The Russian secret service FSB said on Thursday that it had stopped the “illegal activities of US citizen Evan Gershkovich”. The newspaper “vehemently” rejected the allegations against the 31-year-old, and the organization Reporters Without Borders was “concerned”. The US government condemned the man’s arrest “in the strongest terms”.
Two months in custody
According to the FSB, Gershkovich was detained in Yekaterinburg “when trying to obtain classified information.” The city is 1,800 kilometers east of Moscow. At a closed hearing before a Moscow district court in the Lefortovo district, Gershkovich pleaded not guilty, according to the Russian news agency Tass. The court ordered a nearly two-month pre-trial detention until May 29th.
Gershkovich’s attorney, Daniil Berman, told journalists outside the courtroom that he was not admitted to the hearing. Gershkovich is likely being held in the Lefortovo detention center, which is often used by the FSB. It is the most serious publicly known crackdown on a foreign journalist since the Russian war in Ukraine began in February last year. Russia drastically tightened its media laws after the start of the Ukraine invasion.
Up to 20 years in prison
The correspondent of the Moscow office of the Wall Street Journal, who is accredited to the Russian Foreign Ministry, is suspected of “espionage in the interests of the American government,” the FSB said. The 31-year-old is suspected of having collected information “about a company belonging to the military-industrial complex” in Russia. According to the Russian Criminal Code, if charged, you can face 10 to 20 years in prison.
Russian Foreign Ministry spokeswoman Maria Zakharova said Gershkovich was caught in the act. Kremlin spokesman Dmitry Peskov also emphasized that it was not just a matter of suspicion, that the US reporter was “caught”. Peskow did not provide any specific information. The Kremlin spokesman warned the US against reprisals against Russian journalists: “We hope it doesn’t come to that and it mustn’t come to that.”
Wall Street Journal ‘deeply concerned’
The Wall Street Journal “vehemently” denied the allegations against its reporter and said it was “deeply concerned for Mr. Gershkovich’s safety.” Reporters Without Borders said it was “concerned by what looks like retaliation.” According to the organization, the 31-year-old researched “the Wagner military company,” a mercenary group that plays an important role in Russia’s offensive in Ukraine.
“The Russian government’s persecution of American citizens is unacceptable,” the White House said on Thursday. The US State Department is deeply concerned and in direct contact with the Russian government and is actively seeking to grant Gershkovich consular access.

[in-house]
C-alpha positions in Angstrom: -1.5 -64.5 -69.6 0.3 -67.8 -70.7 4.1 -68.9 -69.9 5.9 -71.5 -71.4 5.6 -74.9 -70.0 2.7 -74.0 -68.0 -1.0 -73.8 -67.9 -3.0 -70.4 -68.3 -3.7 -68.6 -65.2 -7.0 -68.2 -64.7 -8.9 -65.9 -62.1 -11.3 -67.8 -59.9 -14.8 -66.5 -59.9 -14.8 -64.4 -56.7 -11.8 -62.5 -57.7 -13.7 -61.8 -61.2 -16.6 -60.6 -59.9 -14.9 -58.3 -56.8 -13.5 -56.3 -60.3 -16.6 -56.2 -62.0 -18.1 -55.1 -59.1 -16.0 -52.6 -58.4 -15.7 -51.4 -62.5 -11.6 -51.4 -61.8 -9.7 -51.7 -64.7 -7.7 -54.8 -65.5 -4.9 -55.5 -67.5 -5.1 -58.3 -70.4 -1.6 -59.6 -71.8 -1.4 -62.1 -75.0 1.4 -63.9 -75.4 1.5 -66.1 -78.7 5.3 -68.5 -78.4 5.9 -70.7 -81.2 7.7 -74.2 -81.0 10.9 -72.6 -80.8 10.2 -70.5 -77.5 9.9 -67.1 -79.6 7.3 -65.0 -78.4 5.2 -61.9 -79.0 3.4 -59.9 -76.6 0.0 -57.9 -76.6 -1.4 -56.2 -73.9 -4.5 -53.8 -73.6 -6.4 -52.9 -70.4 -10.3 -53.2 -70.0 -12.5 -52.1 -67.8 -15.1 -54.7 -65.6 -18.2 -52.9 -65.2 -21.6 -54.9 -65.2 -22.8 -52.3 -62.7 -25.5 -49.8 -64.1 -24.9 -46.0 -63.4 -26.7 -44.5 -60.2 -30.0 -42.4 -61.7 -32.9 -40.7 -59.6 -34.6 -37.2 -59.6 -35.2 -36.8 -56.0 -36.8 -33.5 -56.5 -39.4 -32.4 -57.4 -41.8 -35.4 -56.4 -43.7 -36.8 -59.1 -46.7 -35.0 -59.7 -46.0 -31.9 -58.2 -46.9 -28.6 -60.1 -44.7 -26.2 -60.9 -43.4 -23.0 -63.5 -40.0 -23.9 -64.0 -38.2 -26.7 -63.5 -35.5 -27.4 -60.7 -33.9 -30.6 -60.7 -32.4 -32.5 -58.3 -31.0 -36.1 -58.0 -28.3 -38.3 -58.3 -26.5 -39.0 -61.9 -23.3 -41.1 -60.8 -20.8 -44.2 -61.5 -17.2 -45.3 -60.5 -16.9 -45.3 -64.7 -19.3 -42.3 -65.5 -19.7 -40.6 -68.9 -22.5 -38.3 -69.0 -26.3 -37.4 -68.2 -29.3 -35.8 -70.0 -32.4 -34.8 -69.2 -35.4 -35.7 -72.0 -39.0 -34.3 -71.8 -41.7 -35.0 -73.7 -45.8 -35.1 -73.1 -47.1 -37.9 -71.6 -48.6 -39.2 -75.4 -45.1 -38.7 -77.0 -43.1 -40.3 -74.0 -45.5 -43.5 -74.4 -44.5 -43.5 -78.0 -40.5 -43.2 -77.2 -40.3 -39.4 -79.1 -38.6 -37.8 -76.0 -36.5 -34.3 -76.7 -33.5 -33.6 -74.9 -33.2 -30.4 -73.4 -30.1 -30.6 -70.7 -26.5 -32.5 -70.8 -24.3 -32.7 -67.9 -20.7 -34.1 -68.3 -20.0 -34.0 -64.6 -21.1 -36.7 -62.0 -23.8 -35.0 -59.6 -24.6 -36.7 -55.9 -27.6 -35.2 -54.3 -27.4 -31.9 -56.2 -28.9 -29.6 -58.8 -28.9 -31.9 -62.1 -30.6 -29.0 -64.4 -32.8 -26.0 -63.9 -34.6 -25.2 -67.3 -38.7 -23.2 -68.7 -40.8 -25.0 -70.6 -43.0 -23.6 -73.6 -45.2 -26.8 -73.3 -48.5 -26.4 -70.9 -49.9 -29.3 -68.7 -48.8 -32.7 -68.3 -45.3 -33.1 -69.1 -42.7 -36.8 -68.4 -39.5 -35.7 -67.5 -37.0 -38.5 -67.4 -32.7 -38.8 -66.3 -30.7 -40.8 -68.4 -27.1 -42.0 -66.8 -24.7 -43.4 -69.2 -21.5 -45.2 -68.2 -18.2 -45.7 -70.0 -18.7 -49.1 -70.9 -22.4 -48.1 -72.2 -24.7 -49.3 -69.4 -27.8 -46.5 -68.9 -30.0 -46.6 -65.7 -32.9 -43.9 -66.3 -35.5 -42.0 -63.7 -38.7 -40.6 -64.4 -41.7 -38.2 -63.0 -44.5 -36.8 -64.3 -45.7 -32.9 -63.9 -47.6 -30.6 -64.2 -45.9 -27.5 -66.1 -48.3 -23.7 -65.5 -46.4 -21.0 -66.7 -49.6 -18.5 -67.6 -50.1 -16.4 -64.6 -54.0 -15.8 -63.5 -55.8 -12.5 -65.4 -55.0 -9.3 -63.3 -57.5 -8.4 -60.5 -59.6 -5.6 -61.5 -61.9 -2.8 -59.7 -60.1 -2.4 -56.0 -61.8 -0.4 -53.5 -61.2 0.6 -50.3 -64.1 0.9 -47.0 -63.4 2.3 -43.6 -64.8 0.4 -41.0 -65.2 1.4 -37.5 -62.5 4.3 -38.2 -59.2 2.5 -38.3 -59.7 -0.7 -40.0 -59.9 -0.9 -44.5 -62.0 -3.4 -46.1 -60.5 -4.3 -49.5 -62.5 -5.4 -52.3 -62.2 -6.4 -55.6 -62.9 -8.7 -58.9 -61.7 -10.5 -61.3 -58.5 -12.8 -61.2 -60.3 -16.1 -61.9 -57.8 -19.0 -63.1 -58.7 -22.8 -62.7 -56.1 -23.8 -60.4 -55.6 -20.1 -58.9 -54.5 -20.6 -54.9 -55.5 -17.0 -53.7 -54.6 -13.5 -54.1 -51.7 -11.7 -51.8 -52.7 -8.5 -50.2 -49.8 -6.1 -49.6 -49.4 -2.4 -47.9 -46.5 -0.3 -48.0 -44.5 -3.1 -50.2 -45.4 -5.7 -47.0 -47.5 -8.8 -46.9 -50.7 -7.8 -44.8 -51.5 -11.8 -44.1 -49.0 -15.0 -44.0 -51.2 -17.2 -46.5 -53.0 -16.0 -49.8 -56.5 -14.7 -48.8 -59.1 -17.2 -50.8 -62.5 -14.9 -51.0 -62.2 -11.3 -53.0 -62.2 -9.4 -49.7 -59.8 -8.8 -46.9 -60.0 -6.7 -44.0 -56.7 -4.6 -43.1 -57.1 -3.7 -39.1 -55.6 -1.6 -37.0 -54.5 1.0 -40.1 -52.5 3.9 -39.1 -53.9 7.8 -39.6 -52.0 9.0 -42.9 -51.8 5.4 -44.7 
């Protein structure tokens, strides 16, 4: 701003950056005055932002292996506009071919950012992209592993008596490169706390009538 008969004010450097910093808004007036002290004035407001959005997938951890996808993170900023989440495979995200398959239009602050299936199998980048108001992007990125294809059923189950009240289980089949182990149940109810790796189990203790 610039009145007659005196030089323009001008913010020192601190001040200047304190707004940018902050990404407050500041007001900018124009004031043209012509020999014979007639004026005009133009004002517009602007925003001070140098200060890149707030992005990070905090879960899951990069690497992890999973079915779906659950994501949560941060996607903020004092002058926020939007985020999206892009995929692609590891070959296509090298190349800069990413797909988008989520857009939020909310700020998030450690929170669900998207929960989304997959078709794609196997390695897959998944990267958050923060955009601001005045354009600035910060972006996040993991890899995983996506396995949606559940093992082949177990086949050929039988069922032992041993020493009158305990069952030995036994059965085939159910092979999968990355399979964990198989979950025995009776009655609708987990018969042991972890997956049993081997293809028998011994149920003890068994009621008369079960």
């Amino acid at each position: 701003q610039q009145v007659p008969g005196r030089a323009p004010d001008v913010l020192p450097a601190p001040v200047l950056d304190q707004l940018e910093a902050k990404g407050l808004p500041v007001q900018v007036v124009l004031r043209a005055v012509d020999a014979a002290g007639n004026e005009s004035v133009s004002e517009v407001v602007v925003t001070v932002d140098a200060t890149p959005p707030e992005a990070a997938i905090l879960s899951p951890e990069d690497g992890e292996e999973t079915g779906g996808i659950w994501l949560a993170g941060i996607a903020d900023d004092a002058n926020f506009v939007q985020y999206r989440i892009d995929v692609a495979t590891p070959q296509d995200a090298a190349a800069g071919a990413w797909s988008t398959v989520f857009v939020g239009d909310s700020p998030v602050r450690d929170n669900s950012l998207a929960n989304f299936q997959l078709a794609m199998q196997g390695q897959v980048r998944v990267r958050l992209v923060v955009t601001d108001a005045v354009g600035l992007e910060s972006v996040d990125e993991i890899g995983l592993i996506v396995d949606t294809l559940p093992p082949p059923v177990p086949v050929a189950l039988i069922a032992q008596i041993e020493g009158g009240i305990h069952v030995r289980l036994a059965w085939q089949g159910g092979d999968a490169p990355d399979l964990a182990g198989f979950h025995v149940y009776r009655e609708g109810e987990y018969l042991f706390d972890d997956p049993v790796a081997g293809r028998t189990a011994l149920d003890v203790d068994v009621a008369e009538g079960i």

White House condemns arrest
On Wednesday evening (local time), representatives of the US government spoke to Gershkovich’s employer, the Wall Street Journal. They are also in contact with the journalist’s family. “We also condemn the Russian government’s continued persecution and repression of journalists and freedom of the press,” the White House said in a statement. US President Joe Biden’s spokeswoman also stressed that Americans should heed the US government’s warning against traveling to Russia.
Before Gershkovich joined the Wall Street Journal last year, he was a correspondent for the AFP news agency in Moscow. He previously worked for the Moscow Times, an English-language news portal. Gershkovich is Russian by birth, his family emigrated to the United States when he was a child.
shadowing and censorship
The arrest of the 31-year-old represents an escalation in the Kremlin’s efforts to silence perceived critics. Western journalists face increasing restrictions in Russia.
Employees of Western media sometimes report shadowing – especially when traveling outside of the metropolitan areas of Moscow and St. Petersburg. Many Russians are reluctant to speak to foreign media because of the strict censorship laws enacted in the wake of the offensive in Ukraine.
Russian journalists are also being accused of espionage by Russian authorities. Last year, former investigative journalist Ivan Safronov was sentenced to 22 years in prison for allegedly leaking state secrets.
Hostage for prisoner exchange?
“The problem is the fact that the way the FSB interprets espionage today means that anyone who is simply interested in military affairs can be imprisoned for 20 years,” Russian political scientist Tatyana Stanovaya told the online service Facebook. This also applies to “special military operations (in Ukraine)” and “private military groups (like Wagner)”.
According to Stanovaya, the FSB may have taken Gershkovich as a “hostage” for a possible prisoner swap. Several US citizens are currently being held in Russia. Washington and Moscow have accused each other of making politically motivated arrests. In 2020, former US soldier Paul Whelan was sentenced to 16 years in prison in Russia on charges of “espionage”. The US is demanding his release.
The most recent exchange of prisoners between Washington and Moscow took place last December. At that time, Russia released US basketball player Brittney Griner in exchange for Russian arms dealer Viktor Bout.